Authors call on physicians and parents to engage players in discussions about media violence and its implications
A new study finds that Teen-rated video games contain significant amounts of violence and death. Led by researchers at the Center on Media and Child Health at Children’s Hospital Boston and the Kids Risk Project at the Harvard School of Public Health, the study appears March 12 in Medscape General Medicine (www.medgenmed.com), the first and only online, peer-reviewed primary source general medical journal that is published by Medscape.
Using a random sample of 81 video games rated T (for Teen) by the Entertainment Software Rating Board (ESRB), study authors Kevin Haninger, a doctoral student at Harvard University, Seamus Ryan, a research associate, and Dr. Kimberly Thompson, co-founder and director of research for the Center on Media and Child Health at Children’s Hospital Boston, characterized game content related to violence, blood, and weapons. They found violence in 98 percent of games, representing 36 percent of game play time, and blood depicted in 42 percent of games. Deaths from violence occurred in 77 percent of games, at an average rate of 122 deaths per hour of game play, with half of deaths involving human characters.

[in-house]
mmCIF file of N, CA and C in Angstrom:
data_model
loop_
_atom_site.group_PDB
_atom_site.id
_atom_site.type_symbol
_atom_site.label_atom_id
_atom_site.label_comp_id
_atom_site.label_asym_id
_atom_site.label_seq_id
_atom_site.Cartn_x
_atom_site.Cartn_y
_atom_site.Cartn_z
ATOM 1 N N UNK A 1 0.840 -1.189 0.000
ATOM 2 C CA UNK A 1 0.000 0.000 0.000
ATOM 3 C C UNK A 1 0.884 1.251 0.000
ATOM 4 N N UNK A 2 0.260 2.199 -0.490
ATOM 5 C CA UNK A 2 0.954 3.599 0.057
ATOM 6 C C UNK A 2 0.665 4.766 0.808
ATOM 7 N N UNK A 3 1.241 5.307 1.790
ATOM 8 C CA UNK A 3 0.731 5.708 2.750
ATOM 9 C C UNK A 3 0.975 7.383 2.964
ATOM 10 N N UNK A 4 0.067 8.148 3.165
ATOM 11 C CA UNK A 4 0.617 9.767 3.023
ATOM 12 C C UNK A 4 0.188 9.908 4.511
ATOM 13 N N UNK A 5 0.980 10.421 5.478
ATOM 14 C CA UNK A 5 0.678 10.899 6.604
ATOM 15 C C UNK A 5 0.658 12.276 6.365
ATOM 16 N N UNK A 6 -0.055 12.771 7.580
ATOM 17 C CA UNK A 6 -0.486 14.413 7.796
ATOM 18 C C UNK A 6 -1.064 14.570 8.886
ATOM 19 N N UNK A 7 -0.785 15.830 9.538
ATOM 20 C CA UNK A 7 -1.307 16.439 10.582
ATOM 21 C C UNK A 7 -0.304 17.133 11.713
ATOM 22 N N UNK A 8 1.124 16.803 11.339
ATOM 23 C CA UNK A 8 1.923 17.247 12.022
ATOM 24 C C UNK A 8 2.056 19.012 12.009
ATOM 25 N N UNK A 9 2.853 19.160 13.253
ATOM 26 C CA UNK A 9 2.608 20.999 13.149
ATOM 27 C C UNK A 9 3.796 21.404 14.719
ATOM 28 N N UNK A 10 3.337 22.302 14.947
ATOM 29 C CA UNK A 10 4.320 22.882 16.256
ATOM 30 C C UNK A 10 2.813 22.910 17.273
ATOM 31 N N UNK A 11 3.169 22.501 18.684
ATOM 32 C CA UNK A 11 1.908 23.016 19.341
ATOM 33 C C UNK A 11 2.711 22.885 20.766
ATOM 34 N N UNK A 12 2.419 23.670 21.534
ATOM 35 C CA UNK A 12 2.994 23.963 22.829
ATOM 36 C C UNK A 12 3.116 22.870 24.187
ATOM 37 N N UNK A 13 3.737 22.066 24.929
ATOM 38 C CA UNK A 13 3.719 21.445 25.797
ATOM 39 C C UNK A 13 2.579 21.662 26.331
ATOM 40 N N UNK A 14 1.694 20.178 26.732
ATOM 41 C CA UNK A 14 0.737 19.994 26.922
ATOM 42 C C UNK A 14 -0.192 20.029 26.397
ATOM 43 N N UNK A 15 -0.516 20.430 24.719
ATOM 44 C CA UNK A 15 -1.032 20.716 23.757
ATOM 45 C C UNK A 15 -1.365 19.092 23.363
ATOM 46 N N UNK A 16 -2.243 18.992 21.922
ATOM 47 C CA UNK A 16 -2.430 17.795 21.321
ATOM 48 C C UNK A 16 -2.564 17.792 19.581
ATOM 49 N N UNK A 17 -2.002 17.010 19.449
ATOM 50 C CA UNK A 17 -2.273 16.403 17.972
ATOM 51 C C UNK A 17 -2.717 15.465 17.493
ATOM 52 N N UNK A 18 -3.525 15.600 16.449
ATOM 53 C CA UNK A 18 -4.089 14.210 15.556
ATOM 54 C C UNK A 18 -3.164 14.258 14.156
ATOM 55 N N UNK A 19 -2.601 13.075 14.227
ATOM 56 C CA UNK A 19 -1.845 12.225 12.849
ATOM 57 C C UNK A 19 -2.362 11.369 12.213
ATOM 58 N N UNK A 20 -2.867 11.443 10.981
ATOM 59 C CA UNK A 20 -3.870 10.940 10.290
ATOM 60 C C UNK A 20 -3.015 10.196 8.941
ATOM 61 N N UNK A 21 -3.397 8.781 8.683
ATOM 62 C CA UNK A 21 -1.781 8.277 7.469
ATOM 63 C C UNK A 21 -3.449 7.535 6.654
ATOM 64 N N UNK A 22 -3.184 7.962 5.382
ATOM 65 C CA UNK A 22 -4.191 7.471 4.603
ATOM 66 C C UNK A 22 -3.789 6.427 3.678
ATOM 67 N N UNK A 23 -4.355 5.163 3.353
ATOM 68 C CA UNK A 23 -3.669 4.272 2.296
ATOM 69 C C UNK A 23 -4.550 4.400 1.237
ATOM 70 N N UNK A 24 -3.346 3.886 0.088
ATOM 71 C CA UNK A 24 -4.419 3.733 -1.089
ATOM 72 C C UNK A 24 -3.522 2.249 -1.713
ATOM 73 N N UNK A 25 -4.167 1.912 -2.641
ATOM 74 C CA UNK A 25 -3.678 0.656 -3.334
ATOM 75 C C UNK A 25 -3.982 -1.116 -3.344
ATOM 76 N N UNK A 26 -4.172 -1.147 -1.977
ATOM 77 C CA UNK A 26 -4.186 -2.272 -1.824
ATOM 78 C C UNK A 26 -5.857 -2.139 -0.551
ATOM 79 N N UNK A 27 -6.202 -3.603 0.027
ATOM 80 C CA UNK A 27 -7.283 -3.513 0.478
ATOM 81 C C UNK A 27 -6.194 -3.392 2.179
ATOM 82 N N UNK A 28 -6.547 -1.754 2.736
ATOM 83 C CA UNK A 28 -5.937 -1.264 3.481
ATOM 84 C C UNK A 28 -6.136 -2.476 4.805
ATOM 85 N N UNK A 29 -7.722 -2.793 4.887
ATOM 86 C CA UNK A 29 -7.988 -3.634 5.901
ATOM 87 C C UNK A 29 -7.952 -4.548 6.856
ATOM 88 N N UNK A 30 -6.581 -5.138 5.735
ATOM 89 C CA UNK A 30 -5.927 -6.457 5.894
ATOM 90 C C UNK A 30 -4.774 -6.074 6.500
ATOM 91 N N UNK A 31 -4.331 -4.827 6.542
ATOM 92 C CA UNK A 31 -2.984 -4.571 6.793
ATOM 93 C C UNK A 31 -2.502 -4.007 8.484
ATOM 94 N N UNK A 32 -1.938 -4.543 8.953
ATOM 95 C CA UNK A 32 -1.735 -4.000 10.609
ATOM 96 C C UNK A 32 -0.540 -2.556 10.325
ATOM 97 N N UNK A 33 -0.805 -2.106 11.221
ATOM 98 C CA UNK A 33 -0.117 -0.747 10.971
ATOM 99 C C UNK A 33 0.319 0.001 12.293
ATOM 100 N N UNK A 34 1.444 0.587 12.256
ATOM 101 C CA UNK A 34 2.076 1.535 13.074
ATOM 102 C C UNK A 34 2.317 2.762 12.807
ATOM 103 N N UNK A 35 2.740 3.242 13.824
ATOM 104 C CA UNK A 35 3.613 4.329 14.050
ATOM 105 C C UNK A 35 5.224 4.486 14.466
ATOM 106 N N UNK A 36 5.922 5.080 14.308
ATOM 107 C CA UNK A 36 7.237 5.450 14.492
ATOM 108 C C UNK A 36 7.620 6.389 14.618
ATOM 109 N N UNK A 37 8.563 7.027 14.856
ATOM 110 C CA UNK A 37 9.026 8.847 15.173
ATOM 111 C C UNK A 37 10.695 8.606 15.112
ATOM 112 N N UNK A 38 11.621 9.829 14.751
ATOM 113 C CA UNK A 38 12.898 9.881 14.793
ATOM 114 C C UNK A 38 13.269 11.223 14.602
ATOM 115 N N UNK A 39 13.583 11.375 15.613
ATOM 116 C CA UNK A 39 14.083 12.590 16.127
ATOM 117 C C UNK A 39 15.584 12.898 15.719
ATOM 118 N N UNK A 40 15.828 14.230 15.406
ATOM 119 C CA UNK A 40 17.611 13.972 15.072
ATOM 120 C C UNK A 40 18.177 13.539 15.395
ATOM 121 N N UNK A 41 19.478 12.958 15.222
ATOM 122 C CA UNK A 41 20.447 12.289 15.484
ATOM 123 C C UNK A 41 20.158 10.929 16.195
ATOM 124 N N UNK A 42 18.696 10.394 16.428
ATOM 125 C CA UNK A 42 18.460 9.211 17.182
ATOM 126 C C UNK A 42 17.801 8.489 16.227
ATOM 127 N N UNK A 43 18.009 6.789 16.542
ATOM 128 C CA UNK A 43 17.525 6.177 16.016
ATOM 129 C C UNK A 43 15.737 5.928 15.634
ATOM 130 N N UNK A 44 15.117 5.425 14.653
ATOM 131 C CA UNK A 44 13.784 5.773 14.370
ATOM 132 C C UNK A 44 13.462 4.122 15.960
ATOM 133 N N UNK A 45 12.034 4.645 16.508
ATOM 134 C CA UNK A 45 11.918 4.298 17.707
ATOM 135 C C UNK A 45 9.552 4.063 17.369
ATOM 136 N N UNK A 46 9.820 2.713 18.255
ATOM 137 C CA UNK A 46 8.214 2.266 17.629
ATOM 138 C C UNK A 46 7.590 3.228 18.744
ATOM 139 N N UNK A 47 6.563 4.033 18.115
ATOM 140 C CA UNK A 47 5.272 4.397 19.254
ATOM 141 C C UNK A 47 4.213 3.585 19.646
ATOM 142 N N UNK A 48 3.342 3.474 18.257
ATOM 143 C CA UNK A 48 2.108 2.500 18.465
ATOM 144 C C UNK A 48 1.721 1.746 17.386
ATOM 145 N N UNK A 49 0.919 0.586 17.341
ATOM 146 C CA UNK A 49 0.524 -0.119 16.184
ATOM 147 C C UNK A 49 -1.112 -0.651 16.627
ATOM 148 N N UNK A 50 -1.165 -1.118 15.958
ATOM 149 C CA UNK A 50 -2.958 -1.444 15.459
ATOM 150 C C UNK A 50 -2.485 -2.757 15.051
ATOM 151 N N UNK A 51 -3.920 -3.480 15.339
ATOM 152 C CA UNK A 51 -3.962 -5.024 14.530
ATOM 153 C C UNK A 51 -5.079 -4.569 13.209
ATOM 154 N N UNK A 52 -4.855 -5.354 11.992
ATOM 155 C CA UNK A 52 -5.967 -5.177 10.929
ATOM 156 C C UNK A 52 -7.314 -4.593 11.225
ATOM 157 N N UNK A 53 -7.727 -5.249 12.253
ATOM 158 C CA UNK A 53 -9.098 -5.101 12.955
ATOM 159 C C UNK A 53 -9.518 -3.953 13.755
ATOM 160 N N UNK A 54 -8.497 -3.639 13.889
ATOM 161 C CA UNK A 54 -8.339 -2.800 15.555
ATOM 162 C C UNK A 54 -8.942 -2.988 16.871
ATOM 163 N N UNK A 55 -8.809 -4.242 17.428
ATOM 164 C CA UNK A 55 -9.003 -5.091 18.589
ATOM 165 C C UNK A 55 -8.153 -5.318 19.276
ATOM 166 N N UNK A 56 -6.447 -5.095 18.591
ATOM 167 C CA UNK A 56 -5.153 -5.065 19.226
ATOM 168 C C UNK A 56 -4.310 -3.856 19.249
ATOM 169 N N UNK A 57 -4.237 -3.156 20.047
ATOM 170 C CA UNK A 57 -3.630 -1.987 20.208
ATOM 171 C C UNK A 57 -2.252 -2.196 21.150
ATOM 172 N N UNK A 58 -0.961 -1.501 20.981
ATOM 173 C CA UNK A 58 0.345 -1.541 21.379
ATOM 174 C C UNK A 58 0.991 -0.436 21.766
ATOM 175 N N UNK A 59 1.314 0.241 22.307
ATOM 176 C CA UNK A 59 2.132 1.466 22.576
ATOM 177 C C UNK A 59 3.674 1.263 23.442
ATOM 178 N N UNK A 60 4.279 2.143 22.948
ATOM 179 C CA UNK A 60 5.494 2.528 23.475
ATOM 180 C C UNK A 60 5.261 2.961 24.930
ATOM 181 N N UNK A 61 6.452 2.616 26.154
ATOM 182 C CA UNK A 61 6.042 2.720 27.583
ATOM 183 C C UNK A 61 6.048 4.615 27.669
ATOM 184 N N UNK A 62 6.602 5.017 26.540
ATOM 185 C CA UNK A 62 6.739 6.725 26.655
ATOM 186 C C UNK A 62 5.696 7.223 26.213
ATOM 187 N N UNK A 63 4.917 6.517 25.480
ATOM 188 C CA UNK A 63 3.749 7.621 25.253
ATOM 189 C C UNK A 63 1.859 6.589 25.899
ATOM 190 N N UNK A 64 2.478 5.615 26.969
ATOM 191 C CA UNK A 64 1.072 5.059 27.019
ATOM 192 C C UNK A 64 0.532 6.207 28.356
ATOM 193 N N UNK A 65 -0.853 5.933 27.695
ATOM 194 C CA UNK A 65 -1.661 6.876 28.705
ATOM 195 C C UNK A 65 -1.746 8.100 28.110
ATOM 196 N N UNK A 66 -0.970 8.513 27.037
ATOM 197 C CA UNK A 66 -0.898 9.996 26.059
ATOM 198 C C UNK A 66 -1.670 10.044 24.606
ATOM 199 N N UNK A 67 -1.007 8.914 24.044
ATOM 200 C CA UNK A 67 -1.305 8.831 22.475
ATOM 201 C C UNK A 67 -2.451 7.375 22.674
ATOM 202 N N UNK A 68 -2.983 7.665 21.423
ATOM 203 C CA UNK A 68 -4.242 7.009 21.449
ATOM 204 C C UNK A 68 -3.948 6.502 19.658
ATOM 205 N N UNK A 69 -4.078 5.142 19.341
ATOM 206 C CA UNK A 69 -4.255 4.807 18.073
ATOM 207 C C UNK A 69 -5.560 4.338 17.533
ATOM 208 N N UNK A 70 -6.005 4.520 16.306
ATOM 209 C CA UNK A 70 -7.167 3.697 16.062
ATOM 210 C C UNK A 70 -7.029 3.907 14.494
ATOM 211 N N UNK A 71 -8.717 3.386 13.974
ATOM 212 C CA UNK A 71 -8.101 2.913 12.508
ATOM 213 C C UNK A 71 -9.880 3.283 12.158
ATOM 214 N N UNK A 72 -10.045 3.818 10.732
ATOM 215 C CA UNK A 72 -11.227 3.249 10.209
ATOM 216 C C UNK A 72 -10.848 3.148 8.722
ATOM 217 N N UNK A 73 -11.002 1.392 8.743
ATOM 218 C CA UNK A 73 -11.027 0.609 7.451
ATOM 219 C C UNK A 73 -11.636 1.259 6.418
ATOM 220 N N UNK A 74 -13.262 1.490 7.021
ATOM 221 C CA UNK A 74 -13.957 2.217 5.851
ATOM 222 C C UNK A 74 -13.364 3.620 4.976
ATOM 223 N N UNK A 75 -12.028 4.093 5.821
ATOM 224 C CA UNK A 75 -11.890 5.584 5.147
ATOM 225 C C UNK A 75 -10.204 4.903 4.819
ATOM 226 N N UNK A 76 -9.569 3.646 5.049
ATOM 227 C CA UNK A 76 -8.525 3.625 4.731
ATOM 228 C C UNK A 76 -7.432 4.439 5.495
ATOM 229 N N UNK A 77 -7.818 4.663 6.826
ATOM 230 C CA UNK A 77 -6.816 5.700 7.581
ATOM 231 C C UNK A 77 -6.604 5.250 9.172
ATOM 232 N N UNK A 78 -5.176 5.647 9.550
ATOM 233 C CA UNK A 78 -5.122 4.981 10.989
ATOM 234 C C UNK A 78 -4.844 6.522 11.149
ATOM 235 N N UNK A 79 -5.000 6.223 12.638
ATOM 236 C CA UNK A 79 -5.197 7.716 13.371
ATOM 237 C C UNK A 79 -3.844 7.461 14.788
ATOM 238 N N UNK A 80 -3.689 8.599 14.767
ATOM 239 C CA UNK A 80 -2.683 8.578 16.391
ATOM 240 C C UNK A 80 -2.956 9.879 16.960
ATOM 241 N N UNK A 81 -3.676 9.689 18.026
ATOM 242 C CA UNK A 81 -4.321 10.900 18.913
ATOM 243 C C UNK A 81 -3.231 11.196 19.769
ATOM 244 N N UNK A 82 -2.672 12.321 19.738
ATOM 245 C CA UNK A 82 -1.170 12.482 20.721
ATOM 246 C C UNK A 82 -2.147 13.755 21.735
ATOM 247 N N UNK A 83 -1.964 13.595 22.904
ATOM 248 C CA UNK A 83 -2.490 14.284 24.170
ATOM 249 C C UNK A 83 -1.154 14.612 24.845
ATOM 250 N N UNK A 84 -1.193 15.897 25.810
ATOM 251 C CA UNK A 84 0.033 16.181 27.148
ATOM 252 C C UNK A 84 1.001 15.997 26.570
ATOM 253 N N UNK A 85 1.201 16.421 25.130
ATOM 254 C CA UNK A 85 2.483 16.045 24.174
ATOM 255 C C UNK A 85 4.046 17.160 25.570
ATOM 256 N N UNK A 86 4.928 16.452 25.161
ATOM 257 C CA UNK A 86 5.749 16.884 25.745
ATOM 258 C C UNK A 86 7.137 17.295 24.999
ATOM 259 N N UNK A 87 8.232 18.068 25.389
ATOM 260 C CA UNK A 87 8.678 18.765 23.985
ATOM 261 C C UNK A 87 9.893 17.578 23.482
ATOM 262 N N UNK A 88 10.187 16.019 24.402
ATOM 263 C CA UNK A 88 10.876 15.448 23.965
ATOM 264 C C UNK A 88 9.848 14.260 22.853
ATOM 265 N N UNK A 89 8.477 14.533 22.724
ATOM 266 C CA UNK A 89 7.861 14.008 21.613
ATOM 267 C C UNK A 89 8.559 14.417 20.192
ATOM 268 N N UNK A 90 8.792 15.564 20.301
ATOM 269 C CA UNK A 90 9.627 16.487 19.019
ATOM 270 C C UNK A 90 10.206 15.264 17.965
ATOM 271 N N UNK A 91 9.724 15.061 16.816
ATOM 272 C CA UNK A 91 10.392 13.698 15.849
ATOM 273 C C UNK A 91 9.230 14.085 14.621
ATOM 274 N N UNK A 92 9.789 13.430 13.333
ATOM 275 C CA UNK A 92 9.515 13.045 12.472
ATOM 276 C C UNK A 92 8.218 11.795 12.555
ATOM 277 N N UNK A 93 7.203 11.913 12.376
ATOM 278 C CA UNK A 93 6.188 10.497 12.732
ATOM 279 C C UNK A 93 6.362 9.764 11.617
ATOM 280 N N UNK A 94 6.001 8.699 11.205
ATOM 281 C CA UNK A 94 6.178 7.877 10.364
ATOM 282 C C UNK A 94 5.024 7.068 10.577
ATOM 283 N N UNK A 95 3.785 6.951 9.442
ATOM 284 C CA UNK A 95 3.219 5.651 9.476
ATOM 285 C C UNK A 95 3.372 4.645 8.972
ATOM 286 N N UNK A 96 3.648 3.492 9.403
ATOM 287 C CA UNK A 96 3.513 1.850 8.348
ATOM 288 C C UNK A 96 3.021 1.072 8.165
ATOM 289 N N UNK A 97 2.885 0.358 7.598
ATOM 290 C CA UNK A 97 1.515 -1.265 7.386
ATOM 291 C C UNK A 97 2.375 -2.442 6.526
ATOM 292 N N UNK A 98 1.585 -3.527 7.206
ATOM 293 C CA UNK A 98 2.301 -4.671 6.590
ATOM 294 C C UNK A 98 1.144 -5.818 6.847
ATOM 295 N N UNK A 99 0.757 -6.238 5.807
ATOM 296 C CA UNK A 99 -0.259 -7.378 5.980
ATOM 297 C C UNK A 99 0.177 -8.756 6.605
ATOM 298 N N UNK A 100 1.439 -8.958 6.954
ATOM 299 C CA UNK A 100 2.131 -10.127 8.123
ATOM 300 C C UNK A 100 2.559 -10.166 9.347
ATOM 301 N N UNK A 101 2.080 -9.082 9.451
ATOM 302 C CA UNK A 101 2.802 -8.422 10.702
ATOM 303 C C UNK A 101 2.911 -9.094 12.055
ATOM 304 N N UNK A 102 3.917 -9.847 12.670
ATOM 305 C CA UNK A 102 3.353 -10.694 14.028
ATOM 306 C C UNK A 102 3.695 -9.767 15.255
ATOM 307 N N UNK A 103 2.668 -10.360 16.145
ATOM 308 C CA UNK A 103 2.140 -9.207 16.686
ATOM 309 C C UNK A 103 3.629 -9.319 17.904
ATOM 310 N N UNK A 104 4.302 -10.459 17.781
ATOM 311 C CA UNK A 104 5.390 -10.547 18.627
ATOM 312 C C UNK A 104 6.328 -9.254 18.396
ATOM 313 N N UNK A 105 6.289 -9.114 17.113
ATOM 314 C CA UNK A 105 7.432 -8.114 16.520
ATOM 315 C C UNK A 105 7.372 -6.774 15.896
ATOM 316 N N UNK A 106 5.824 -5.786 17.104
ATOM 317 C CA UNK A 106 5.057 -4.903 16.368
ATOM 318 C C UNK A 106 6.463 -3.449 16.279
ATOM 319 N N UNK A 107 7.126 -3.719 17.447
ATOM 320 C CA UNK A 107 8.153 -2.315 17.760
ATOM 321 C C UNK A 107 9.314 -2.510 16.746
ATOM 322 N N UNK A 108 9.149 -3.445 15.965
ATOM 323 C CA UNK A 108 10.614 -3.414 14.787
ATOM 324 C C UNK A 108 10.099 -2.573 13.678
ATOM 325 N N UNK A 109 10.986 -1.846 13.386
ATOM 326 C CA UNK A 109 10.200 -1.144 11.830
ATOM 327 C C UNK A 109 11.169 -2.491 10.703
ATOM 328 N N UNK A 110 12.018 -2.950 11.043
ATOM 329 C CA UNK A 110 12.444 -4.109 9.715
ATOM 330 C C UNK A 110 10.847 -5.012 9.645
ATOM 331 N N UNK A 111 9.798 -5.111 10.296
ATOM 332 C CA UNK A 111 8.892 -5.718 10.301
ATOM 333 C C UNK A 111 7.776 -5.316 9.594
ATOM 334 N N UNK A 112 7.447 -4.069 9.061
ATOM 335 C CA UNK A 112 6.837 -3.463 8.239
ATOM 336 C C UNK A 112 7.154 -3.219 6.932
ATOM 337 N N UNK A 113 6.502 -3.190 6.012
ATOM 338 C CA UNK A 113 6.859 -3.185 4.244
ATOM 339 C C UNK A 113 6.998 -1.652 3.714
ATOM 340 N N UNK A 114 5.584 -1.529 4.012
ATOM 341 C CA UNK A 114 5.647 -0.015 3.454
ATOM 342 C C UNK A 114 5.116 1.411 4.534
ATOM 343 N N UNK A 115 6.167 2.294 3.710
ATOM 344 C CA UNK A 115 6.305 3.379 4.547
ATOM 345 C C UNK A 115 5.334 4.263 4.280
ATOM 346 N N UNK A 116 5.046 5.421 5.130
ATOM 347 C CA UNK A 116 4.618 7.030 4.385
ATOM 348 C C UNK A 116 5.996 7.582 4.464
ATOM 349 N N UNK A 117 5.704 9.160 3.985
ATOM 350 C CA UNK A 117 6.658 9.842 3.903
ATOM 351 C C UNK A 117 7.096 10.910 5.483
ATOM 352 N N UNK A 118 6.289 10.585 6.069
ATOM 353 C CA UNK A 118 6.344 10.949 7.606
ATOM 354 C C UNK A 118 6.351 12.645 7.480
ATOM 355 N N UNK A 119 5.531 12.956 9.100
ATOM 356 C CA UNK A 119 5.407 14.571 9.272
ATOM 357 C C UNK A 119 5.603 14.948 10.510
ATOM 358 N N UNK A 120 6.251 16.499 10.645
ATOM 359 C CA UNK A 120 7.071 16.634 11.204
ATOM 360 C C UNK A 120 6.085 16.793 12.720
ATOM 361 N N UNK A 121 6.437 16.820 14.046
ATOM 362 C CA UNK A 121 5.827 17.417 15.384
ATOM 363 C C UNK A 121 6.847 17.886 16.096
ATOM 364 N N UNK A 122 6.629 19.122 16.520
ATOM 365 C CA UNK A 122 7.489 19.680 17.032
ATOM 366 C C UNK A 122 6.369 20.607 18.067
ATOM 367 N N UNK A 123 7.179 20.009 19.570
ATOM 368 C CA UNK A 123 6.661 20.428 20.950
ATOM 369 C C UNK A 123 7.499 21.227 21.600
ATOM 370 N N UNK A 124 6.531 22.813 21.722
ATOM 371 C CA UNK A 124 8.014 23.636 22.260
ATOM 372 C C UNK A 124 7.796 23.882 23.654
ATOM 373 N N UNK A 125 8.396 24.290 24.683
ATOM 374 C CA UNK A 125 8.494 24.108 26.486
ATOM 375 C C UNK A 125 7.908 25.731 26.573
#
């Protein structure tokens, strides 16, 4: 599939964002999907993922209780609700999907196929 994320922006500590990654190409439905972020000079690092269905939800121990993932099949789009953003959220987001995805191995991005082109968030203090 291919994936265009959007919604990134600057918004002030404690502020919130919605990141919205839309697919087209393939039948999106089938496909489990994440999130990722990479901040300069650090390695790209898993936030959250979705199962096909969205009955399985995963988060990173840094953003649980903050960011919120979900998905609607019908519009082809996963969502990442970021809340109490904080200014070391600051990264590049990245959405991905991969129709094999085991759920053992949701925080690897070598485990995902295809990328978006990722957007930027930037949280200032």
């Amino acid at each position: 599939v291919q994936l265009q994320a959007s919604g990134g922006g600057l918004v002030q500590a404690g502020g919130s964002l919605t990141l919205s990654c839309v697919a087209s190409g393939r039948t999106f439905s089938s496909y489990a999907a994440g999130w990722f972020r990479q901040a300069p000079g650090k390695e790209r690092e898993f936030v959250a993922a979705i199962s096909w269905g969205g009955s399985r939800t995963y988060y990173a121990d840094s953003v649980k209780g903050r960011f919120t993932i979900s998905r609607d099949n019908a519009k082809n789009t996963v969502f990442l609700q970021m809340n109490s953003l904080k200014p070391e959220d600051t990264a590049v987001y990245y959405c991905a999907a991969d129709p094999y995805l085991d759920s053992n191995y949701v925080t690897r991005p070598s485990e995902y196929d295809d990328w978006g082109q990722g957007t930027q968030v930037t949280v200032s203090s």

Mary-Ellen Shay | Children’s Hospital Boston
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